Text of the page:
Appearing in the London-based Asharq Alawsat daily, a strong supporter of the Syrian opposition, Ahmad’s story about “concealing secrets from the Syrian authorities,” powerfully narrated by Kilo, hit me on two levels. First, Ahmad’s personal tragedy, while it is to be fully anticipated from a repressive regime, is still powerful and has had a marked impact even on those familiar with the regime’s savagery; second, it testifies to the sheer stupidity of the Syrian dictatorship, challenging the assumption that even though authoritarian, this regime represents some sense of order and justice. This false hope of legitimacy ended quickly as images appeared of MiG 23 and Sukhoi jets bombing the Syrian people and destroying their cities and villages.
While on the upper floor of the notorious Al Mazza Military Prison, Kilo noticed a prisoner had posted on the wall behind him two pictures: one of a red rose with a picture of the Lebanese diva Fairuz, and the second of Hafez al-Assad, Syria’s former president and, of course, Bashar’s father. The prisoner’s peculiar choice to place the picture of his jailer and tormentor over his head intrigued Kilo.
When Kilo asked if that prisoner was an informant and supporter of al-Assad, one man answered, “No.” On the contrary, the prisoner, a recipient of a prestigious award, having distinguished himself during the 1973 October War. Kilo also noted the prisoner’s eyes were red with tears, and that at night he constantly cried and moaned. But when the prison warden passed around at 11 o’clock to shower the prisoners with insults, the prisoner had gone to sleep.
Ahmad the prisoner told Kilo that his brigade commander asked him to travel from his military base at Al Qatifato the city of Qatana in Rif Damascus, in order to transfer a tank. When he arrived, the maintenance officer told Ahmad to wait in a coffee shop, where he would be notified when the tank was ready. He obliged, entered the coffee shop, and sat in a far corner. Because he did not know any of the officers then in the restaurant, he put on his beloved headphones, and played songs of Fairuz. In fact, he loved Fairuz so much that his tank bore her name. A group of officers sat in another corner, but he hardly noticed their conversation because of his preoccupation with Fairuz. Hours passed and a soldier arrived, telling Ahmad, “the tank is ready.” Later, it was placed on a carrier.
Ahmad was arrested only two days later and accused of keeping secrets. The investigator asked about the officers’ conversation in the restaurant, but Ahmad told him that he had heard nothing but Fairuz. The investigator became upset and kicked, slapped, and electrified Ahmad, all on the grounds that he was concealing information. Ahmad eventually concluded that the officers were accused of talking about orders to defend the Euphrates Dam against an Iraqi attack. Then, one of the participants complained after hearing the order, saying, “We have the Israeli enemy, and apparently this is not enough, so we have to have an Arab enemy?” Ahmad says that the investigator identified these officers as the “conspirators.” Of the seven of them, three of them were, like Ahmad, recipients of awards of honor. Ahmad also said the Baath newspaper published an interview with him about his award in the October War, and then reprinted it annually for the six years he remained in prison. Nor did it matter that the conspirators said that they neither knew “me nor my identity.”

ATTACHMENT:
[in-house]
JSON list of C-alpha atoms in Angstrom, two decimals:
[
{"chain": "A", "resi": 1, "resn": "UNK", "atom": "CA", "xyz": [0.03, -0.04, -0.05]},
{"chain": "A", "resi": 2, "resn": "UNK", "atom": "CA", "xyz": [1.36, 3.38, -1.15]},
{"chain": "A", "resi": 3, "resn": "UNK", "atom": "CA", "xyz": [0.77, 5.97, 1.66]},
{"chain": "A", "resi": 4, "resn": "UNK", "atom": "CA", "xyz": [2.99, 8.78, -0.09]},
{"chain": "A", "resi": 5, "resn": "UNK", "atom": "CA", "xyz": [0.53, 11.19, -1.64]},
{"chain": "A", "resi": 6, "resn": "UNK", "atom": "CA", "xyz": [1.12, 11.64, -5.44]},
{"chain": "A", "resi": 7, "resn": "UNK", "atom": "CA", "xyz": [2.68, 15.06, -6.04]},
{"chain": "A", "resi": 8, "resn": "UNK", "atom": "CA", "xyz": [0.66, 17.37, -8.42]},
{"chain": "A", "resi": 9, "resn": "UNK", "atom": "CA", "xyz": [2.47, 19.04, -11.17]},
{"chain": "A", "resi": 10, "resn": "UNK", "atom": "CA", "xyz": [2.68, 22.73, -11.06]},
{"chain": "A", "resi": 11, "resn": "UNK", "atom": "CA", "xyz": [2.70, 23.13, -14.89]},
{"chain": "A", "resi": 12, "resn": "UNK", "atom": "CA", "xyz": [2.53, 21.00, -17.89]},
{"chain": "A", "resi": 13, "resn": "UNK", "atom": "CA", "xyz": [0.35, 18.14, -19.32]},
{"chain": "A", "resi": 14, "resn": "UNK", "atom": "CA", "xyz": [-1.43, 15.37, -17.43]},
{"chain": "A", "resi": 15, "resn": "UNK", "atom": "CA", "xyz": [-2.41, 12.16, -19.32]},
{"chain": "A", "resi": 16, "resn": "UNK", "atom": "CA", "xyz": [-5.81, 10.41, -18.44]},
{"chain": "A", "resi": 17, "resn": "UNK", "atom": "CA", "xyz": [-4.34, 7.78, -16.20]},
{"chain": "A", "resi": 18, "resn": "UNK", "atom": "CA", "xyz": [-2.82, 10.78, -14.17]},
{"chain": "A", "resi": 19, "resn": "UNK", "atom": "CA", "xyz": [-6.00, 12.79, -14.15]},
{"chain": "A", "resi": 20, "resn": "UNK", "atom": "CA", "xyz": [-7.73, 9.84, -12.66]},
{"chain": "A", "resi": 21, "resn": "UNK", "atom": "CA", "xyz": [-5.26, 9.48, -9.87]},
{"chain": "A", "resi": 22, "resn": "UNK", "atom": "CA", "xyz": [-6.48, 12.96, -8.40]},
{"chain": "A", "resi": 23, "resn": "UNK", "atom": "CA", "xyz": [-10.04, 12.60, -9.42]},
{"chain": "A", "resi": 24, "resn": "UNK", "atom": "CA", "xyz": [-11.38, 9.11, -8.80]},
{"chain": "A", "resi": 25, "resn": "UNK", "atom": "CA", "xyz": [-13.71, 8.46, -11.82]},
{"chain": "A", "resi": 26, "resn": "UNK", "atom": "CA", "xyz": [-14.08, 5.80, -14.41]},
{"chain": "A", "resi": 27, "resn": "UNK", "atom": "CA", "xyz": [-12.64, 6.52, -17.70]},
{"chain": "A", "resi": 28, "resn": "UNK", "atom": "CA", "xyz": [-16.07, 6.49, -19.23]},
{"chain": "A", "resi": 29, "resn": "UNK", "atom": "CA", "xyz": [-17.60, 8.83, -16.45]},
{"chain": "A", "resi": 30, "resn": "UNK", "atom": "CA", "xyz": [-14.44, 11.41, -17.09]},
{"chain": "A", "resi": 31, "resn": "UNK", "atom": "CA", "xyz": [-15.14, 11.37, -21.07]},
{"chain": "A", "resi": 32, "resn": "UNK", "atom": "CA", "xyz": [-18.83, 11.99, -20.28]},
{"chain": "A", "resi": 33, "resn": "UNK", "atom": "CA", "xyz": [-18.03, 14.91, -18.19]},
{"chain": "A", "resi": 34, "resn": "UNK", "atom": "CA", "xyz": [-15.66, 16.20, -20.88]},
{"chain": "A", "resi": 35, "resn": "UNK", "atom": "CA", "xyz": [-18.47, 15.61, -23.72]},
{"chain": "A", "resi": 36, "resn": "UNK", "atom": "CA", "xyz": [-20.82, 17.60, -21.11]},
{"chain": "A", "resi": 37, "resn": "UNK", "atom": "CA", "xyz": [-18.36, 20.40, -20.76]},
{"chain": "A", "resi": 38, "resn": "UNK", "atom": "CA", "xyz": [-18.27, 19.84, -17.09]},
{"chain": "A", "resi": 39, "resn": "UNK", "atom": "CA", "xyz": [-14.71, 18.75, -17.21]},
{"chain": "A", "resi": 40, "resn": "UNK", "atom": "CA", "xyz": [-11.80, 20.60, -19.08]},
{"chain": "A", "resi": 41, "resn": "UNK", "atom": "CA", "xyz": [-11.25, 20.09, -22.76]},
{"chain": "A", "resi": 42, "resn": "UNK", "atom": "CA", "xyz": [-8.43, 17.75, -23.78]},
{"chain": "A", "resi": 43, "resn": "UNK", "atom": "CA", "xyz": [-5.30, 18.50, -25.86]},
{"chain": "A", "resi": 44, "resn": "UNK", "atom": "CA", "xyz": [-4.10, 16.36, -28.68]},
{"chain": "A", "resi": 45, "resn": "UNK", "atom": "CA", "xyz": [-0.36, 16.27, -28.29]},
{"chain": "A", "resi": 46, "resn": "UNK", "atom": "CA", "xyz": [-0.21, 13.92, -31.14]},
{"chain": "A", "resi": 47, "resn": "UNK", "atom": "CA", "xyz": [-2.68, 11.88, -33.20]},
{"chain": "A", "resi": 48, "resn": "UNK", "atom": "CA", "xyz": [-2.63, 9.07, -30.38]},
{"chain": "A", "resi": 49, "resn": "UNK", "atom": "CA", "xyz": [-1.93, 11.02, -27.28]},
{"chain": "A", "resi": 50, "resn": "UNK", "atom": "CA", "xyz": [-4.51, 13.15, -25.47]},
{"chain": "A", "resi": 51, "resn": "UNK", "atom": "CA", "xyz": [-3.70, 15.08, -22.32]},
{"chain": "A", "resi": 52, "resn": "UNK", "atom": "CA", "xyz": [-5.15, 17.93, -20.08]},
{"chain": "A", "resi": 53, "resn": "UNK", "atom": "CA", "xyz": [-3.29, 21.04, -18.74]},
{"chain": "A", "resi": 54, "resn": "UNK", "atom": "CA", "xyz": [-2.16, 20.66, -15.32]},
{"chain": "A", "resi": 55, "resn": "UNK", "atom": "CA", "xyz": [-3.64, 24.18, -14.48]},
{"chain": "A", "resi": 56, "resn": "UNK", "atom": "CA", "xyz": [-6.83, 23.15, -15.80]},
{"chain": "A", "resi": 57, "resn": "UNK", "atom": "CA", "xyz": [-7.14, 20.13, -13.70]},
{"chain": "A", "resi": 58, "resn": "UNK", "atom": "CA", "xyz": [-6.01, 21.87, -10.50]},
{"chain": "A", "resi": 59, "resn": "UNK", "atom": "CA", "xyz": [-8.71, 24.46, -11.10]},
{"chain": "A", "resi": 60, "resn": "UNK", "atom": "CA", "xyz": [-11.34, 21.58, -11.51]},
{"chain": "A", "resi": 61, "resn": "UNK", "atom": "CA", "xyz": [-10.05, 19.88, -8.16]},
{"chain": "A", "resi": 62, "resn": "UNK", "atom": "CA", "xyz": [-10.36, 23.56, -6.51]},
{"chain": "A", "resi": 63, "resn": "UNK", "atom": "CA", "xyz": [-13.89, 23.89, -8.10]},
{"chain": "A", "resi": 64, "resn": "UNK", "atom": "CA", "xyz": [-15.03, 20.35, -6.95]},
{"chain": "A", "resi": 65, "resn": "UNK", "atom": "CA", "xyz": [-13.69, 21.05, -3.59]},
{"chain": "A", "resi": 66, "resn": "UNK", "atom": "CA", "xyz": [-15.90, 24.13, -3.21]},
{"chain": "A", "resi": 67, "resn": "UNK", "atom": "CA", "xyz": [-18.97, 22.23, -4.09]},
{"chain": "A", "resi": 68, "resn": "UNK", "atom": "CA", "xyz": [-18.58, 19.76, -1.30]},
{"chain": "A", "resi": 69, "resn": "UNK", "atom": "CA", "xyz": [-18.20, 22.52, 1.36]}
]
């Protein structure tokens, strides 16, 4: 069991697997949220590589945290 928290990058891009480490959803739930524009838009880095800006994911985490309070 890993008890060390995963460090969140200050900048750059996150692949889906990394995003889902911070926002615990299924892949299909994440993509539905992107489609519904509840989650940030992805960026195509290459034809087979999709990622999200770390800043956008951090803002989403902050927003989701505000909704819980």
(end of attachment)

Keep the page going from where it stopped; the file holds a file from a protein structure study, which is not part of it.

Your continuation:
Ahmad also said that the conspirators ridiculed him as a “womanish” officer for wasting his time listening to music.
The accusations of concealing secrets landed Ahmad in prison with the other “conspirators” where he was subjected to three months of torture. Kilo said that he did not ask him about the picture of Hafez al-Assad hanging over his head, but Ahmad noticed it as if he were seeing it for the first time and said, “His mercy is the only saving hope. “
“I am now 33 years old, and if he pardoned me, I would be able to resume my life, work as a driver, marry and make a family, and perhaps build a home and become happy…” Ahmad’s excuse for posting the picture centered on his hope that one of the prisoners or the policemen would write a report about it and thus the authorities would grant him freedom. One night, Kilo writes, “while we were in the midst of a chess game, Ahmad asked me loudly, apparently intentionally so the others could hear: ‘Isn’t the president a beast and criminal when he imprisons a person until death, though he would have been able to grant him mercy or issue an order to execute him?”
But the president did not grant mercy to anyone; only releasing Ahmad from prison after 17 years and two months, at which point he had become a ruin of a human being, “almost blind from crying,” wrote Kilo. Ahmad never married after his release, never had children, never built a home, and never tasted happiness. He confined himself to a room, a virtual prison that he never left except to relieve himself. When he died after two years, his brother told Kilo, “He never left Kafar Soussa — his home town — for Damascus except once, and during his last days, he refused to eat despite his mother’s pleading and constant cries.”
This is one of many stories which Kilo describes as “actual stories from the world of Ghosts,” and that reveals the reality of a regime that harbors no loyalty for its people, not even its own loyal soldiers.
This essay appeared in Al Jadid, Vol. 17, No. 64.